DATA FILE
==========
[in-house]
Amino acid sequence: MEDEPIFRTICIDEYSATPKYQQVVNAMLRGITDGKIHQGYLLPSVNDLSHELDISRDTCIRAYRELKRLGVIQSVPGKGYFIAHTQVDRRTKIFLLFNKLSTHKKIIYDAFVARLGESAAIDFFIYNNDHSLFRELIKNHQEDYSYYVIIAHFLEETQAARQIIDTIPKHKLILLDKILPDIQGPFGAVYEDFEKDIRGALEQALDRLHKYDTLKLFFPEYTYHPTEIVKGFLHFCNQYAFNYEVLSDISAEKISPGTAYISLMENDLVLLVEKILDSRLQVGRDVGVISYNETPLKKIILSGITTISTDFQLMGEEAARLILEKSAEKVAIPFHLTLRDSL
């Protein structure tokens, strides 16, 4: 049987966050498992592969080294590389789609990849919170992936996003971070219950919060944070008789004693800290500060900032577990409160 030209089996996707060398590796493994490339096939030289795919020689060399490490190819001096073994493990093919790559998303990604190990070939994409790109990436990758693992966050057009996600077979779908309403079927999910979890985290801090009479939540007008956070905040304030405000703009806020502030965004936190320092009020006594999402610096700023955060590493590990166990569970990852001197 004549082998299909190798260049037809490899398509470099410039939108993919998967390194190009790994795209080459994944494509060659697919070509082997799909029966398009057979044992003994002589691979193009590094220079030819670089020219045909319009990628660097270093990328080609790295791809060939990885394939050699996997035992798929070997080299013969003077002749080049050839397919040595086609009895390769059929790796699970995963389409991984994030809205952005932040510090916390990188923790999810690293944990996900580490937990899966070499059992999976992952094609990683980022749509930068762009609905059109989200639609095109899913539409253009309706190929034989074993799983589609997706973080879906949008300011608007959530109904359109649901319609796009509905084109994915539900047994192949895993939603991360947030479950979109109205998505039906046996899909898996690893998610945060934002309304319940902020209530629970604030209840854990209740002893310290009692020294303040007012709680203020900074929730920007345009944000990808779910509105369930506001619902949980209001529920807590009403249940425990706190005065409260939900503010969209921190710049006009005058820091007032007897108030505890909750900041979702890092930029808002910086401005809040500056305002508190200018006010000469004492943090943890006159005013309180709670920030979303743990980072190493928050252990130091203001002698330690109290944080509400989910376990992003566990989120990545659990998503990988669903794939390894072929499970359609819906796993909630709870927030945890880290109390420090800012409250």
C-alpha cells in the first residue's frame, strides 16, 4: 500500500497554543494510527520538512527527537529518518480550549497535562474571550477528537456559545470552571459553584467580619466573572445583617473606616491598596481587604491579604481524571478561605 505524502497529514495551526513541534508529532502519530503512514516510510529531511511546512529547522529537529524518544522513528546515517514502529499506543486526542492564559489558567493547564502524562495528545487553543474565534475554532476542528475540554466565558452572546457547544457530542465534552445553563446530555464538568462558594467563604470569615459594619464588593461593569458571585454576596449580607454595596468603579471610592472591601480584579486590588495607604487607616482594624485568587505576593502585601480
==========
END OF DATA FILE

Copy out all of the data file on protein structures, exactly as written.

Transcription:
[in-house]
Amino acid sequence: MEDEPIFRTICIDEYSATPKYQQVVNAMLRGITDGKIHQGYLLPSVNDLSHELDISRDTCIRAYRELKRLGVIQSVPGKGYFIAHTQVDRRTKIFLLFNKLSTHKKIIYDAFVARLGESAAIDFFIYNNDHSLFRELIKNHQEDYSYYVIIAHFLEETQAARQIIDTIPKHKLILLDKILPDIQGPFGAVYEDFEKDIRGALEQALDRLHKYDTLKLFFPEYTYHPTEIVKGFLHFCNQYAFNYEVLSDISAEKISPGTAYISLMENDLVLLVEKILDSRLQVGRDVGVISYNETPLKKIILSGITTISTDFQLMGEEAARLILEKSAEKVAIPFHLTLRDSL
């Protein structure tokens, strides 16, 4: 049987966050498992592969080294590389789609990849919170992936996003971070219950919060944070008789004693800290500060900032577990409160 030209089996996707060398590796493994490339096939030289795919020689060399490490190819001096073994493990093919790559998303990604190990070939994409790109990436990758693992966050057009996600077979779908309403079927999910979890985290801090009479939540007008956070905040304030405000703009806020502030965004936190320092009020006594999402610096700023955060590493590990166990569970990852001197 004549082998299909190798260049037809490899398509470099410039939108993919998967390194190009790994795209080459994944494509060659697919070509082997799909029966398009057979044992003994002589691979193009590094220079030819670089020219045909319009990628660097270093990328080609790295791809060939990885394939050699996997035992798929070997080299013969003077002749080049050839397919040595086609009895390769059929790796699970995963389409991984994030809205952005932040510090916390990188923790999810690293944990996900580490937990899966070499059992999976992952094609990683980022749509930068762009609905059109989200639609095109899913539409253009309706190929034989074993799983589609997706973080879906949008300011608007959530109904359109649901319609796009509905084109994915539900047994192949895993939603991360947030479950979109109205998505039906046996899909898996690893998610945060934002309304319940902020209530629970604030209840854990209740002893310290009692020294303040007012709680203020900074929730920007345009944000990808779910509105369930506001619902949980209001529920807590009403249940425990706190005065409260939900503010969209921190710049006009005058820091007032007897108030505890909750900041979702890092930029808002910086401005809040500056305002508190200018006010000469004492943090943890006159005013309180709670920030979303743990980072190493928050252990130091203001002698330690109290944080509400989910376990992003566990989120990545659990998503990988669903794939390894072929499970359609819906796993909630709870927030945890880290109390420090800012409250």
C-alpha cells in the first residue's frame, strides 16, 4: 500500500497554543494510527520538512527527537529518518480550549497535562474571550477528537456559545470552571459553584467580619466573572445583617473606616491598596481587604491579604481524571478561605 505524502497529514495551526513541534508529532502519530503512514516510510529531511511546512529547522529537529524518544522513528546515517514502529499506543486526542492564559489558567493547564502524562495528545487553543474565534475554532476542528475540554466565558452572546457547544457530542465534552445553563446530555464538568462558594467563604470569615459594619464588593461593569458571585454576596449580607454595596468603579471610592472591601480584579486590588495607604487607616482594624485568587505576593502585601480